It is a pleasure to thank Gilles Brassard and Paul Raymond-Robichaud for stimulating discussions on their recent work [66], Adán Cabello, Markus Müller, and Matthias Kleinmann for providing motivation to the problem of deriving subsystems, Mauro D’Ariano and Paolo Perinotti for the invitation to contribute to this Special Issue, and Christopher Timpson and Adam Coulton for an invitation to present at the Oxford Philosophy of Physics Seminar Series, whose engaging atmosphere stimulated me to think about extensions of the Purification Principle. I am also grateful to the three referees of this paper for useful suggestions, and to Robert Spekkens, Doreen Fraser, Lídia del Rio, Thomas Galley, John Selby, Ryszard Kostecki, and David Schmidt for interesting discussions during the revision of the original manuscript. This work is supported by the Foundational Questions Institute through grant FQXi-RFP3-1325, the National Natural Science Foundation of China through grant 11675136, the Croucher Foundation, the Canadian Institute for Advanced Research (CIFAR), and the Hong Research Grant Council through grant 17326616. This publication was made possible through the support of a grant from the John Templeton Foundation. The opinions expressed in this publication are those of the authors and do not necessarily reflect the views of the John Templeton Foundation. The authors also acknowledge the hospitality of Perimeter Institute for Theoretical Physics. Research at Perimeter Institute is supported by the Government of Canada through the Department of Innovation, Science and Economic Development Canada and by the Province of Ontario through the Ministry of Research, Innovation and Science.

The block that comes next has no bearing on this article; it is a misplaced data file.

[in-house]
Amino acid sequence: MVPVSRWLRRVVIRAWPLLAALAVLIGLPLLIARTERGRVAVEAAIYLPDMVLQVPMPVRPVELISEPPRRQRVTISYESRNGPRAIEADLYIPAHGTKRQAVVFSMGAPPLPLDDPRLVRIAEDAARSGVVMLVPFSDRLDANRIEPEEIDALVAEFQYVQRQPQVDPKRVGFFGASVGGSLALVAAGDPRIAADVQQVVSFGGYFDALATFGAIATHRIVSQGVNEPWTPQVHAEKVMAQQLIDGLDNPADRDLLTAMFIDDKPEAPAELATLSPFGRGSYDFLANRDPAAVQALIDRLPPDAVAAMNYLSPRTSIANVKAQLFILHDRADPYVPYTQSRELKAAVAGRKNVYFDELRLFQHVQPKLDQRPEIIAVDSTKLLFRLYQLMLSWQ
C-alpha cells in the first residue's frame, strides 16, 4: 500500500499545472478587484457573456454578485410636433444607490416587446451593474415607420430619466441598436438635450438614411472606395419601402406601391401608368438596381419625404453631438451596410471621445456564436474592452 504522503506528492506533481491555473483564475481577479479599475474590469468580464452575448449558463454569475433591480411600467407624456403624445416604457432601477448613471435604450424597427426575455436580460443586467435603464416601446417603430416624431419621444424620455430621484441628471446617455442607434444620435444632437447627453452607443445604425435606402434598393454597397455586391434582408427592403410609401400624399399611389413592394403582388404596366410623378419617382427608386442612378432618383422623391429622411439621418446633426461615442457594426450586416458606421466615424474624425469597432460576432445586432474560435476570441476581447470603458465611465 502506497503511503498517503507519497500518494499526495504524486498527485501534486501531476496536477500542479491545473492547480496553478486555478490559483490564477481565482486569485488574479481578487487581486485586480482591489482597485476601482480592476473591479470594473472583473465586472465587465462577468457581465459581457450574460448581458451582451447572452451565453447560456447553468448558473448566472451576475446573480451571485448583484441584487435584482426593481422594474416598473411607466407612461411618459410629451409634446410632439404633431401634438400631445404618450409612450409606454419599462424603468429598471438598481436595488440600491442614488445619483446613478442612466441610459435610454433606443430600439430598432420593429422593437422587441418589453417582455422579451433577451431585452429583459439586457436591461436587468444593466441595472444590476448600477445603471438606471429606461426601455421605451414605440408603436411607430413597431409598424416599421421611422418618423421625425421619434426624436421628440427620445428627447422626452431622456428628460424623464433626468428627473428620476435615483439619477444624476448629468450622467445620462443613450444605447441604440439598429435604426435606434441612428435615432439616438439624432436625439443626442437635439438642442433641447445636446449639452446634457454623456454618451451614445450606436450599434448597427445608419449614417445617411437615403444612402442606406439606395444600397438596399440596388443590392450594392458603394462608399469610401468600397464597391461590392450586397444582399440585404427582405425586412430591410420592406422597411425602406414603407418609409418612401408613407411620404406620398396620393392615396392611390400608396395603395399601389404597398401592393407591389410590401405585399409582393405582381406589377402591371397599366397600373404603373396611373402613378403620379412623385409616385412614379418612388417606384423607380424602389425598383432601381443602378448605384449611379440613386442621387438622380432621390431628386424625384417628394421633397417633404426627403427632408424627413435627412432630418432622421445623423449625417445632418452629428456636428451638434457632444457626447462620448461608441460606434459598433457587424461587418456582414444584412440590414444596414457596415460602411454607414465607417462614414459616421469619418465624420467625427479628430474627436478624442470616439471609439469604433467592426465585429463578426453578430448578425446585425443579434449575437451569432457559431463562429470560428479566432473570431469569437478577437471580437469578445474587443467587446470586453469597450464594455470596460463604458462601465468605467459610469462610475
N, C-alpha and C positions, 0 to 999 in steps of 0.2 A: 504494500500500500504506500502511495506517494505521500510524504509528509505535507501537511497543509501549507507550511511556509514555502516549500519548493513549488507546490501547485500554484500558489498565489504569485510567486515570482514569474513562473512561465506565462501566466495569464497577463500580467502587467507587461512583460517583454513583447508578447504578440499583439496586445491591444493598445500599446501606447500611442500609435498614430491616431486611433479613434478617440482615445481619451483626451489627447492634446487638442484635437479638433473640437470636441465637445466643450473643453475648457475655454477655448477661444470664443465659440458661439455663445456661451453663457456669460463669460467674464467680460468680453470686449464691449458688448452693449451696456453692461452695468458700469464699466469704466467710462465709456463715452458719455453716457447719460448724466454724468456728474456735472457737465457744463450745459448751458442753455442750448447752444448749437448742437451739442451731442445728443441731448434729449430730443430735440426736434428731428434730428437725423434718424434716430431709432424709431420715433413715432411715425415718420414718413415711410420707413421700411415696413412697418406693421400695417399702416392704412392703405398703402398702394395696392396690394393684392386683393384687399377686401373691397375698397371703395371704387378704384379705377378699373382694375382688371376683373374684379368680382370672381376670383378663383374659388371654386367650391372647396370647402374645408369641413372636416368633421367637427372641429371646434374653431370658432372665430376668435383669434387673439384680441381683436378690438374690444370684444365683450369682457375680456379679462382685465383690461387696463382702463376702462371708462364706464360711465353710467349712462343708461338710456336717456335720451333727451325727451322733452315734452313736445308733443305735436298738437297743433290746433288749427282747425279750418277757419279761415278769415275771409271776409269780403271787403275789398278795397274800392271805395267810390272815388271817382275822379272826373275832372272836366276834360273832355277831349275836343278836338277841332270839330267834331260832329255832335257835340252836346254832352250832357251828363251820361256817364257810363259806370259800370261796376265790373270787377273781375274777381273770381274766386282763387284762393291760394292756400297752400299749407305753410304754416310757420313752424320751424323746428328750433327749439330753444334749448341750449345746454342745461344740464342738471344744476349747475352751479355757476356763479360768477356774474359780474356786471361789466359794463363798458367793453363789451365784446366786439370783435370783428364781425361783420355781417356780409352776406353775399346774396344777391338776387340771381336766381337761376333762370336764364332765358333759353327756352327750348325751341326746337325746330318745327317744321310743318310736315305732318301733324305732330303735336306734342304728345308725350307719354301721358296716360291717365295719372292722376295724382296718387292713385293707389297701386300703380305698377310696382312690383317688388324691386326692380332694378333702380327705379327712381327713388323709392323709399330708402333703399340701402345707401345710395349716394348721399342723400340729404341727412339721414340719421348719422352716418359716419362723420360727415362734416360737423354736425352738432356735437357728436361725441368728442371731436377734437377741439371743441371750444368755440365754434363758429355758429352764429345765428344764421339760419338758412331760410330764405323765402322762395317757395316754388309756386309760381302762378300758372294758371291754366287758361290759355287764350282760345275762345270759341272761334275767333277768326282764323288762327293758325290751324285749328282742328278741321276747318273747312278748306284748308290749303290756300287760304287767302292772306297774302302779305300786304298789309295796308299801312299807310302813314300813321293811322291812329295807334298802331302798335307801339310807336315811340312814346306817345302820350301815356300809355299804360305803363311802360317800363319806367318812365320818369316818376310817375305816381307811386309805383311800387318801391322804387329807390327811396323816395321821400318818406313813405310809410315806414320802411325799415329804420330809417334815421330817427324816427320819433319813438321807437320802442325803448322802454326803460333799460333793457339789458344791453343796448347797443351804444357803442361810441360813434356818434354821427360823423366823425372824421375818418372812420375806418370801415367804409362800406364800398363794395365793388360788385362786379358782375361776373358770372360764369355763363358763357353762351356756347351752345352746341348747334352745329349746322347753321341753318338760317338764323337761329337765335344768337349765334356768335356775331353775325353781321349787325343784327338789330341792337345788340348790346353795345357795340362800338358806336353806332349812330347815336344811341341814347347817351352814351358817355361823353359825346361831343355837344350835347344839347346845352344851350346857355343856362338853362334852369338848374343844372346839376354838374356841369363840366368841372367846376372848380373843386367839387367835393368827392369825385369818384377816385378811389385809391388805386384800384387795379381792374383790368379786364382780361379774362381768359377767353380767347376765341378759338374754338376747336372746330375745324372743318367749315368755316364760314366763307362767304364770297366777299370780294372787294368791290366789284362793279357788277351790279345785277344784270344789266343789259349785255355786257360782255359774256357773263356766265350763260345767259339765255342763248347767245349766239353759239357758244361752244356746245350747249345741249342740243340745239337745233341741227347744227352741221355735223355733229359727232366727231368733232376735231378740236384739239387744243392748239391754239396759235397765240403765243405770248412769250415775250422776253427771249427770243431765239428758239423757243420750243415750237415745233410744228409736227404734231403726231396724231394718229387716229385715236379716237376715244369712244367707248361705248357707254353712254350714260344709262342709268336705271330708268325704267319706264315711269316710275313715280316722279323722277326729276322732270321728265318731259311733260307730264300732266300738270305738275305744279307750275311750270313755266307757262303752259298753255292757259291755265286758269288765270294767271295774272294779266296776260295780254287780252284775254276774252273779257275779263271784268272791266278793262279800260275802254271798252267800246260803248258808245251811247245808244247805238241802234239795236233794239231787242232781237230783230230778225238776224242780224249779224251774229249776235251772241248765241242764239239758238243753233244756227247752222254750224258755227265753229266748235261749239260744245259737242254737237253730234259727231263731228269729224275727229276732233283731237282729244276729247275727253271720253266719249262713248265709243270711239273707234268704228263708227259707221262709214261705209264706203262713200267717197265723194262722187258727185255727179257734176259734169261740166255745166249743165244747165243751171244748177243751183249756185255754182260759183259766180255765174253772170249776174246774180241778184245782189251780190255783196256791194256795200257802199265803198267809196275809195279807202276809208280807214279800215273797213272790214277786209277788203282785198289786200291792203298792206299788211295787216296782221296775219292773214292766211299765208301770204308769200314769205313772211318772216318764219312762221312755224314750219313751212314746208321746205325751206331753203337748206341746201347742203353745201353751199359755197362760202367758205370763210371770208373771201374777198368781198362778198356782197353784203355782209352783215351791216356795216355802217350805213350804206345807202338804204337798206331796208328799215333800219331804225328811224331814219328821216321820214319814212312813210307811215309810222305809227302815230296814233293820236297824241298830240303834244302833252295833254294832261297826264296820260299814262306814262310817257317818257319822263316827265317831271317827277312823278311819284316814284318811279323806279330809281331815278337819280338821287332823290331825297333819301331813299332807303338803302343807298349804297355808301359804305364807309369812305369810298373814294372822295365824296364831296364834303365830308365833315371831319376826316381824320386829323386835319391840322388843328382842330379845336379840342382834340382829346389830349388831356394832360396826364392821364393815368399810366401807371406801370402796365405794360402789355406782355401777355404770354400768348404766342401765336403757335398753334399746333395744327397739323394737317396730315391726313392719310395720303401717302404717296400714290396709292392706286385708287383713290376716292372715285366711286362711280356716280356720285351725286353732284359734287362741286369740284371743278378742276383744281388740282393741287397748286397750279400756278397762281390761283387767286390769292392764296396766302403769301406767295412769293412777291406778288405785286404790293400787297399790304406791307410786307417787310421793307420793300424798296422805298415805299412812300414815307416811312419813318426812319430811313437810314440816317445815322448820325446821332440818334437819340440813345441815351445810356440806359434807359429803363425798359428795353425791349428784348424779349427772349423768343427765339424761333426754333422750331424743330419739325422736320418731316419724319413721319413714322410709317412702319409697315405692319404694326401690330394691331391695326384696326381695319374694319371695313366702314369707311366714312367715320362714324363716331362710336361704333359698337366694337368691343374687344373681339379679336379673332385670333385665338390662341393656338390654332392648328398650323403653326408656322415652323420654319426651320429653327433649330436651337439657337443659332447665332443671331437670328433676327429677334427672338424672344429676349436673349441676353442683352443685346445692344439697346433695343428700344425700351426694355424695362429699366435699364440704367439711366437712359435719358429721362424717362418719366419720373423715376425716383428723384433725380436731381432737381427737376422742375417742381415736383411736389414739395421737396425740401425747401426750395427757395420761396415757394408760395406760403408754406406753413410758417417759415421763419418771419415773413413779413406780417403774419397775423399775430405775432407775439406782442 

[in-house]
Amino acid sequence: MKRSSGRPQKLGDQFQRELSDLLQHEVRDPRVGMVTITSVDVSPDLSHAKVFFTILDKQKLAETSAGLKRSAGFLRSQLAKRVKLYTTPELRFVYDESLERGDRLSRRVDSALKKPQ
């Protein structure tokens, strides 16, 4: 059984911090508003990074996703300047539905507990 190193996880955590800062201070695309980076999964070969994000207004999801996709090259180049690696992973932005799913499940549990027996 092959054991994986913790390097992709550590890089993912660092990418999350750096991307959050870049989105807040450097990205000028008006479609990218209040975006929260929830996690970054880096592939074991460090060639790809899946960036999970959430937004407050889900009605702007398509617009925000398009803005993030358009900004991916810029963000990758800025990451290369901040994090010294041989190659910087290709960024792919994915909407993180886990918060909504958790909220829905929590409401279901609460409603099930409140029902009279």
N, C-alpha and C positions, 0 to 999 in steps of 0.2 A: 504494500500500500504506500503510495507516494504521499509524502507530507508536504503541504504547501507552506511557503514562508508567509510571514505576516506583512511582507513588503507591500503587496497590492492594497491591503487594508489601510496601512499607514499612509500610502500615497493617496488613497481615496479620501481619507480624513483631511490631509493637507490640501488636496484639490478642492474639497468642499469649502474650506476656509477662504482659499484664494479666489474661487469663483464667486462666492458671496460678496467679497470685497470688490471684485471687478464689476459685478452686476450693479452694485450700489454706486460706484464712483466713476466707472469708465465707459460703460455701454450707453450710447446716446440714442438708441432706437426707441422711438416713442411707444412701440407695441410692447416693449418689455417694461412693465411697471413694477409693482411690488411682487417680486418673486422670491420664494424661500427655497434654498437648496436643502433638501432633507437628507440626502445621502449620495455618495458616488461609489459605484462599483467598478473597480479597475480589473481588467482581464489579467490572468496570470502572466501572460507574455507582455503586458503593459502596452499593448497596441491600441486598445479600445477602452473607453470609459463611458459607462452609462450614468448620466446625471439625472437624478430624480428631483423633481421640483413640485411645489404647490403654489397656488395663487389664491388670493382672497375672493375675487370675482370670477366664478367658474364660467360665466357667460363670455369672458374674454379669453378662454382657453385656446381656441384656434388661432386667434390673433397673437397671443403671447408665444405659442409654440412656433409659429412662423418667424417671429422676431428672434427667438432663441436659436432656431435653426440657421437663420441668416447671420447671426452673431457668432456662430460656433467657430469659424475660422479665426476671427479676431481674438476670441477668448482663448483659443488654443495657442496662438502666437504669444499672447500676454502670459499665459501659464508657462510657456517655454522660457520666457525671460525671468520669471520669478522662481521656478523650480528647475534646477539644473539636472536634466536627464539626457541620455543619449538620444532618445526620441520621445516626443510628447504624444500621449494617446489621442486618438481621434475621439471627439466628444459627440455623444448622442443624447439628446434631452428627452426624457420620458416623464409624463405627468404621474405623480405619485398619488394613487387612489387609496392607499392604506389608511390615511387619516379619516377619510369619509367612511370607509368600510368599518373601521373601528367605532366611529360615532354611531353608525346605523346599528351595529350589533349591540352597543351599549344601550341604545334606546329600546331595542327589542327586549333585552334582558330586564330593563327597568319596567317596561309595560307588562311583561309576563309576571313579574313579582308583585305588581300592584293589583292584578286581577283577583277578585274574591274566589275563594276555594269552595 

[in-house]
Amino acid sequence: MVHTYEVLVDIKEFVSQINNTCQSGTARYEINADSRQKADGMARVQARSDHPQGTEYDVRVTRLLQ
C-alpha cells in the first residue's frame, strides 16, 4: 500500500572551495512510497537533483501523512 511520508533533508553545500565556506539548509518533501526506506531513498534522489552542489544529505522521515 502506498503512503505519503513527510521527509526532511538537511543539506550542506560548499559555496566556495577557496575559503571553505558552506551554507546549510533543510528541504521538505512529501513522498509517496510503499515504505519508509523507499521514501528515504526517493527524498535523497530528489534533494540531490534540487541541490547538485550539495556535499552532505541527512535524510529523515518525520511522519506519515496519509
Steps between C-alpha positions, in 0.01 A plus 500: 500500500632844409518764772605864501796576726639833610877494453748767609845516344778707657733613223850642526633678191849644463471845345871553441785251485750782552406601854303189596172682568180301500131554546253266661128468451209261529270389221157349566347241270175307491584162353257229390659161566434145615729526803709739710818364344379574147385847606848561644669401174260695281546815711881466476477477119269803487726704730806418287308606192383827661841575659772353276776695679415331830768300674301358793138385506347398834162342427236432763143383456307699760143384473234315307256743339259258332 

Conflicts of Interest

The author declares no conflict of interest.

Appendix A. Proof That Definitions (20) and (21) Are Well-Posed

We give only the proof for definition (20), as the other proof follows the same argument.
Proposition A1.
If the transformations S , S ˜ , T , T ˜ Act ( A ; S ) are such that [ S ] A = [ S ˜ ] A and [ T ] A = [ T ˜ ] A , then [ S T ] A = [ S ˜ T ˜ ] A .
Proof. 
Let ( S 1 , S 2 , , S m ) Act ( A ; S ) and ( T 1 , T 2 , , T n ) Act ( A ; S ) be two finite sequences such that
S 1 = S , S m = S ˜ , Deg A ( S i ) Deg A ( S i + 1 ) i { 1 , , m 1 } , T 1 = T , T n = T ˜ , Deg A ( T j ) Deg A ( T j + 1 ) j { 1 , , n 1 } .